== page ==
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  5. "Come in, Fraser."

"Come in, Fraser."

Translation:Thig a-steach, a Fhrìseil.

February 28, 2020

8 Comments


https://www.duolingo.com/profile/Gaelynn8

Im not understanding. Why is it Thig a-steach, Fhionnlaigh, but Thig a-steach a Fhrìseil?


https://www.duolingo.com/profile/DMF86

I was wondering the same thing. At first i thought it changed depending on whether or not you expected a response from the subject, or if you were just saying it. Like "are you there, Jim?" compared to "Jesus, Jim, not in the fish bowl!"

...but now i'm confused.


https://www.duolingo.com/profile/Ariaflame

Because the vocative particle 'a' only goes in when the following name/noun in the vocative does not start with a vowel sound (because two vowels together is often bad, why we use 'an' before vowels in English). Fionnlagh is f+vowel at the start which when lenited to Fhi the fh bit goes close to silent leaving the start of the name with a vowel sound, so the 'a' isn't put in front. But for the other name it's not F+vowel but F+consonant, Fr so when lenited Fhr doesn't start with a vowel sound, so the vocative article 'a' stays in. Does that help?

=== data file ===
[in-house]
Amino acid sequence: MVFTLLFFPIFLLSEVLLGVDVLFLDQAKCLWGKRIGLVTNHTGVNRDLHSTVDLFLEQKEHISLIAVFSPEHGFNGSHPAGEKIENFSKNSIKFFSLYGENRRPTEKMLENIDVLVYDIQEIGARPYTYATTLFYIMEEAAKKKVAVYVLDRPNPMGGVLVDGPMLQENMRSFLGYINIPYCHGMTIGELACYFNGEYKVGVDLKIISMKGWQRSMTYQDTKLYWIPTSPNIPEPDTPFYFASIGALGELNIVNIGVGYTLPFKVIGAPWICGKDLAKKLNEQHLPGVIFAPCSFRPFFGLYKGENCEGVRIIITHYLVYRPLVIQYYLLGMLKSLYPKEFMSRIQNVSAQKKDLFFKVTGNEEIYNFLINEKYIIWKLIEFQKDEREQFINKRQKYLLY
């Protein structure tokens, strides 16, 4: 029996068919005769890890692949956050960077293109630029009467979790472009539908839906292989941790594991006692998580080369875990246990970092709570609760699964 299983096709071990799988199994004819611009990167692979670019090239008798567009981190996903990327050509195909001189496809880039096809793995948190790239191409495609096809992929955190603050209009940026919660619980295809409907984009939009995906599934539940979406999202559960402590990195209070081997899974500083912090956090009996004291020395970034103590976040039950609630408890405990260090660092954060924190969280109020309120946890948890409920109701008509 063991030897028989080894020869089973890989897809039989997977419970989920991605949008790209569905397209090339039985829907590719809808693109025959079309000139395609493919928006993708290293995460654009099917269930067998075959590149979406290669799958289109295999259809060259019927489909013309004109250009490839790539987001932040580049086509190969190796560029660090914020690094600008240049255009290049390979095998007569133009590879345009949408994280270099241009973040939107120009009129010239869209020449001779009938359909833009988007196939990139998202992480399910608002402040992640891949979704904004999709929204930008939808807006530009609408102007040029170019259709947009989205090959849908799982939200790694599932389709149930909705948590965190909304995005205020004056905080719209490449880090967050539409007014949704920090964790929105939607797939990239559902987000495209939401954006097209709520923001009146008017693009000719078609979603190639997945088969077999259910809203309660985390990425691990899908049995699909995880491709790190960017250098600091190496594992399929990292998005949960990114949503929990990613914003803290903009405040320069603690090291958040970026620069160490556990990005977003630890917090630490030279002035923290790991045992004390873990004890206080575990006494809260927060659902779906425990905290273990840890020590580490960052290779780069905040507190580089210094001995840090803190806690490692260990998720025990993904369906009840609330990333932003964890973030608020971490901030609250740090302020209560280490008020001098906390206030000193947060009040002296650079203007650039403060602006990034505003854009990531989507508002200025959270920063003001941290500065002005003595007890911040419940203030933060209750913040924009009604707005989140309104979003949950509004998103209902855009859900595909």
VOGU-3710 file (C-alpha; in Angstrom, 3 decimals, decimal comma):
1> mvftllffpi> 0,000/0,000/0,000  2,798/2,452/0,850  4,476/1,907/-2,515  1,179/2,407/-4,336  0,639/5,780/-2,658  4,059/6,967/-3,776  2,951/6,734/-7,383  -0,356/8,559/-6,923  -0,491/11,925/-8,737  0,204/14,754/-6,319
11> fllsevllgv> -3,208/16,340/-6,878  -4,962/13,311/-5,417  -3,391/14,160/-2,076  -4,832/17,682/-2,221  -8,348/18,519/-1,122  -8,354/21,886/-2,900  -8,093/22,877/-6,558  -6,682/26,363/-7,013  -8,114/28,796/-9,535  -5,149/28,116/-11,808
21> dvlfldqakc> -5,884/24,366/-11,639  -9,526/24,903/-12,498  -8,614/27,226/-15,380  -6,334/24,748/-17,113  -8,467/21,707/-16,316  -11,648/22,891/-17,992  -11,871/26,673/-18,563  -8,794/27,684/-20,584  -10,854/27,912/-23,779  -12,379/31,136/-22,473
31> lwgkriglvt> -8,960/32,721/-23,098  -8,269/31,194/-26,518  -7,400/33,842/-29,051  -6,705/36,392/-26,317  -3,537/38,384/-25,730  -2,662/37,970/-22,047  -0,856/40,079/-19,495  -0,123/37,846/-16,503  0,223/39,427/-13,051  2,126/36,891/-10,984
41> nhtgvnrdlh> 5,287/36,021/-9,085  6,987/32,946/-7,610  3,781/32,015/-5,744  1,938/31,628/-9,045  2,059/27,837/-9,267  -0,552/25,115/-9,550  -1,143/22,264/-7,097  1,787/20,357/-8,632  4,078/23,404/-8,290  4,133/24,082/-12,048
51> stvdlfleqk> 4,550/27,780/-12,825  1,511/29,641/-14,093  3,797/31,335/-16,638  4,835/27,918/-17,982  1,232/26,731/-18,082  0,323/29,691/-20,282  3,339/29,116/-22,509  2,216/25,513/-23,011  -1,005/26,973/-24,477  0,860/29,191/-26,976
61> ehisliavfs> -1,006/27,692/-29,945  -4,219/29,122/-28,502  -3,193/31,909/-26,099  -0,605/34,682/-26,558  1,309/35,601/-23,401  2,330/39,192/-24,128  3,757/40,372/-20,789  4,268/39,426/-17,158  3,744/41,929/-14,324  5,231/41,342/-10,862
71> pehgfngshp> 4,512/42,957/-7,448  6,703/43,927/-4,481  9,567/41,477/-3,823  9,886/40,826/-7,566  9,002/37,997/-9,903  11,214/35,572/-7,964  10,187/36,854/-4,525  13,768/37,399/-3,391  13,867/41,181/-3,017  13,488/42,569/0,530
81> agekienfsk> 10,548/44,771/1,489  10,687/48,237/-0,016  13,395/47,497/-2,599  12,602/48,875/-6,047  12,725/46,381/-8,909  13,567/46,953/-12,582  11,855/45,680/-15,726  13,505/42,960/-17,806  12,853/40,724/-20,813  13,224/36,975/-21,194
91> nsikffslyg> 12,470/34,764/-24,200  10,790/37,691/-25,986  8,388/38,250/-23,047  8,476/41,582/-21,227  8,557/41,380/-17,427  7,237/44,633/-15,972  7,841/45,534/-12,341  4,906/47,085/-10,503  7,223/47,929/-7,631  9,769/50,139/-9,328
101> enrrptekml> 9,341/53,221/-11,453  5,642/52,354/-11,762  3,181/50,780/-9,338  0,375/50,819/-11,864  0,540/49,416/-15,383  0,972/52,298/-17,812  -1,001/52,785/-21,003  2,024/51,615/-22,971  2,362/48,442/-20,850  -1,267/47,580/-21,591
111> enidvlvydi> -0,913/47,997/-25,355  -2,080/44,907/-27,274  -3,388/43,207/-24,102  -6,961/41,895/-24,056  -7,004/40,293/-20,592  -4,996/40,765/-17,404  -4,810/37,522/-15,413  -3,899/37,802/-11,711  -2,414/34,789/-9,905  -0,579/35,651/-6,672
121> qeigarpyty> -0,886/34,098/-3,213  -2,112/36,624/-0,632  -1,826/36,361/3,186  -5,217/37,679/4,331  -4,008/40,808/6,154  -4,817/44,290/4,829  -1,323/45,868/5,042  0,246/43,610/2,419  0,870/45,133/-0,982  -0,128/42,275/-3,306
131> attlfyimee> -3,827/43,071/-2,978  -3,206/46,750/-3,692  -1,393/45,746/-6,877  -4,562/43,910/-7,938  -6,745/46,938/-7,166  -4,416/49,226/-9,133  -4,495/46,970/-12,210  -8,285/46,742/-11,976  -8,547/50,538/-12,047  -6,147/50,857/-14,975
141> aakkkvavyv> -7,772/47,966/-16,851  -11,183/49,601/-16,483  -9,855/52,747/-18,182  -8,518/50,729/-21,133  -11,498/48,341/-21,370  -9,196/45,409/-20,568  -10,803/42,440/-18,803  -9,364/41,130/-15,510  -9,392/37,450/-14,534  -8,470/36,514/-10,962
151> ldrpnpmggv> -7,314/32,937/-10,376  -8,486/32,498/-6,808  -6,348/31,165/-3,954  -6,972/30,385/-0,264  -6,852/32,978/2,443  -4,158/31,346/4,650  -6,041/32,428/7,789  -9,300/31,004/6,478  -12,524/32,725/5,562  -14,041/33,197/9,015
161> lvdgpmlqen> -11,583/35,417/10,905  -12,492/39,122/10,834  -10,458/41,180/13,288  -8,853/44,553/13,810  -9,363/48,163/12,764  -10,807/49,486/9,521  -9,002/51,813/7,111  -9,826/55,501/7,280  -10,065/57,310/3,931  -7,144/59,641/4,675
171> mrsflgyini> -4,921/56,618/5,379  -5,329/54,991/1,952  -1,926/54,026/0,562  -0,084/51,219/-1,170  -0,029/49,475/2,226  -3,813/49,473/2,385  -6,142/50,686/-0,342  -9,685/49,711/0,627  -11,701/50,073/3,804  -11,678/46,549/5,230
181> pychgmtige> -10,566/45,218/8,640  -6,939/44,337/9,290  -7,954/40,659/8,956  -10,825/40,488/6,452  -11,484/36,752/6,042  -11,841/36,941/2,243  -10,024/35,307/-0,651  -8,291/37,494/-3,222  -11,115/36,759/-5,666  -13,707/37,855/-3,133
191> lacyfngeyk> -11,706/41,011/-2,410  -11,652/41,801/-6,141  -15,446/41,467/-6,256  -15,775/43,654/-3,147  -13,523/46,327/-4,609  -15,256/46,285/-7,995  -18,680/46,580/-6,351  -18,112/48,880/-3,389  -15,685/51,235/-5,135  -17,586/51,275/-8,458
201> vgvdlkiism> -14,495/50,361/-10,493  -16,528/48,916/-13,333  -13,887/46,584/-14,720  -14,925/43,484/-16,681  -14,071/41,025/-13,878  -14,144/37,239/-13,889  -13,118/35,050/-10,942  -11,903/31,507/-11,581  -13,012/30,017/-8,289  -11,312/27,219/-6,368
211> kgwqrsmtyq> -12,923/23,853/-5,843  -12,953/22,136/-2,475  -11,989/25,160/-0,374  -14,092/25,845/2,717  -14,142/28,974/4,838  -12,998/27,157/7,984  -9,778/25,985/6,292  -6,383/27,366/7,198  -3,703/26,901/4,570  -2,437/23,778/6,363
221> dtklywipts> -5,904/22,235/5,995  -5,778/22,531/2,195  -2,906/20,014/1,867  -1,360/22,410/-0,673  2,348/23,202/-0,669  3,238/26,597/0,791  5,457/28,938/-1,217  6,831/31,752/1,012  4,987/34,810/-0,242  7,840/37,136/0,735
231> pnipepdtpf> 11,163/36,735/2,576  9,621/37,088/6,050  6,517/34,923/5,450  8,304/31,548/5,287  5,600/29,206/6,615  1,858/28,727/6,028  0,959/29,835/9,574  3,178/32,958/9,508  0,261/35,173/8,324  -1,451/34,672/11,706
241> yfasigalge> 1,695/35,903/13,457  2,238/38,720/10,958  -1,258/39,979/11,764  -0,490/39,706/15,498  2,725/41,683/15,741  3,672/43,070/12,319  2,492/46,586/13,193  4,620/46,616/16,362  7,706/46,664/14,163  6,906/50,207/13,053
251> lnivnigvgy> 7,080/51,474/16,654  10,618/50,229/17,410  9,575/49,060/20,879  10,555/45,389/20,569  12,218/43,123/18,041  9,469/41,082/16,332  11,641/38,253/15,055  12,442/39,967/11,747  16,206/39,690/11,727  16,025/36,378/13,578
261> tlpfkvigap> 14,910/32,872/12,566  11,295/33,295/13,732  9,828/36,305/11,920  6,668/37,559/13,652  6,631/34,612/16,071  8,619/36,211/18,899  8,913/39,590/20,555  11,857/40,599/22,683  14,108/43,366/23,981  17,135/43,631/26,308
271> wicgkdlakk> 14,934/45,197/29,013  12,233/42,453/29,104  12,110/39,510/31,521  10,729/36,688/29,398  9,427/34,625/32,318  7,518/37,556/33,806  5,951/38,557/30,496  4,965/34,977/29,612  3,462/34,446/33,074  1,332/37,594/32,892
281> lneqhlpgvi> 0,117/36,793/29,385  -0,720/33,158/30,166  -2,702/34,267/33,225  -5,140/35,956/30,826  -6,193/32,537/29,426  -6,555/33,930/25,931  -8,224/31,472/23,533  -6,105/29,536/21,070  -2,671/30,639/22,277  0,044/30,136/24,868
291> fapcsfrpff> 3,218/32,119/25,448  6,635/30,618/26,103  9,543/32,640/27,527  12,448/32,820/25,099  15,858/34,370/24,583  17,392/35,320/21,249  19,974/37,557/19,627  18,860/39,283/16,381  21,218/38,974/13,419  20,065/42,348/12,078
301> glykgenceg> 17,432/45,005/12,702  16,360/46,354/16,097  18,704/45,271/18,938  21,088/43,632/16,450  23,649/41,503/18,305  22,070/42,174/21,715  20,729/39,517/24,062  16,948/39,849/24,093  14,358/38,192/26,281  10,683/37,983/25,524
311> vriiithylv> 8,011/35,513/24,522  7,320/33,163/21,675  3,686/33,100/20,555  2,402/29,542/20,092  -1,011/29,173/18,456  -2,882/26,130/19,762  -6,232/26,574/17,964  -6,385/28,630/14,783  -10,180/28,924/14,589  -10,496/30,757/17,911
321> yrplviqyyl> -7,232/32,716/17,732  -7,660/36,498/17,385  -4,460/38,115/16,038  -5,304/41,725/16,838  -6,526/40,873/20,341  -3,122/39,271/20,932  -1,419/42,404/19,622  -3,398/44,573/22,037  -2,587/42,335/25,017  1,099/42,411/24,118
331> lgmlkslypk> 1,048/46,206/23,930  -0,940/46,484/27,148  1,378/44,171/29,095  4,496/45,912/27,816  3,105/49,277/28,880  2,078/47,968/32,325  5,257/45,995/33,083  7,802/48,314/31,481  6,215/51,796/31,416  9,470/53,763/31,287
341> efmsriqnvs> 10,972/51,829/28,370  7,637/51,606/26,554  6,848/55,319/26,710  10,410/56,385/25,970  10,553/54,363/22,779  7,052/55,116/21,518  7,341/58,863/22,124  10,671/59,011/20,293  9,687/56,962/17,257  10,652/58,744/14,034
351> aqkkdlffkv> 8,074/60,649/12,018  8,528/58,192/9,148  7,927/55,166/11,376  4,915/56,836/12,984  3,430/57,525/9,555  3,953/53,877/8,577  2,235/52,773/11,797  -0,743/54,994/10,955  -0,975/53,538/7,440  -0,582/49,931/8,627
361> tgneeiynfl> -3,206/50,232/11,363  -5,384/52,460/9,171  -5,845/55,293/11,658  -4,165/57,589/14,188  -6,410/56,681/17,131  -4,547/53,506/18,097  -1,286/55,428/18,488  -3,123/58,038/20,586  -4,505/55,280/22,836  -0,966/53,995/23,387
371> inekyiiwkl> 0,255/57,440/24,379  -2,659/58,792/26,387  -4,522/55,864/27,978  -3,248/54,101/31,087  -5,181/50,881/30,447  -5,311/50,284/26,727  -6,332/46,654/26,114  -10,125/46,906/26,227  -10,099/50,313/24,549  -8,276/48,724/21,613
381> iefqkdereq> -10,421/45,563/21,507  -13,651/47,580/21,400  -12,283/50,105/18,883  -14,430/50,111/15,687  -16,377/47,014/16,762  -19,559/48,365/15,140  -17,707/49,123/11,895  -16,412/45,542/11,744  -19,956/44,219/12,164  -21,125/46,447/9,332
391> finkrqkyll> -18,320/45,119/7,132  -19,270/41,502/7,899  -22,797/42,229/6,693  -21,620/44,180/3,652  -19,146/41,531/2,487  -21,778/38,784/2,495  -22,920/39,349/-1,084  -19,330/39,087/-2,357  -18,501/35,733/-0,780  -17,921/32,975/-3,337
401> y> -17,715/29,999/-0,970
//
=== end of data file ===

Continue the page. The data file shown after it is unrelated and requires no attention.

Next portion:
https://www.duolingo.com/profile/kanders9

I am also wondering when to use an "a" before name snd when not to


https://www.duolingo.com/profile/AnneMacken3

I put in Thigh a staigh. Thats what Ive heard locally over the years.


https://www.duolingo.com/profile/tj4234

I think you've confused what you've heard. No dialect (certainly none in Scotland) would say it like that. A-staigh infers you are stationary. It means "inside" as in "I am inside the house".


https://www.duolingo.com/profile/Ariaflame

a-steach for direction, a-staigh for position. Same for a-mach and a-muigh


https://www.duolingo.com/profile/ionnsaiche

You will hear thig a-staigh from native speakers in/around Barra. It's a known tell for the dialect.

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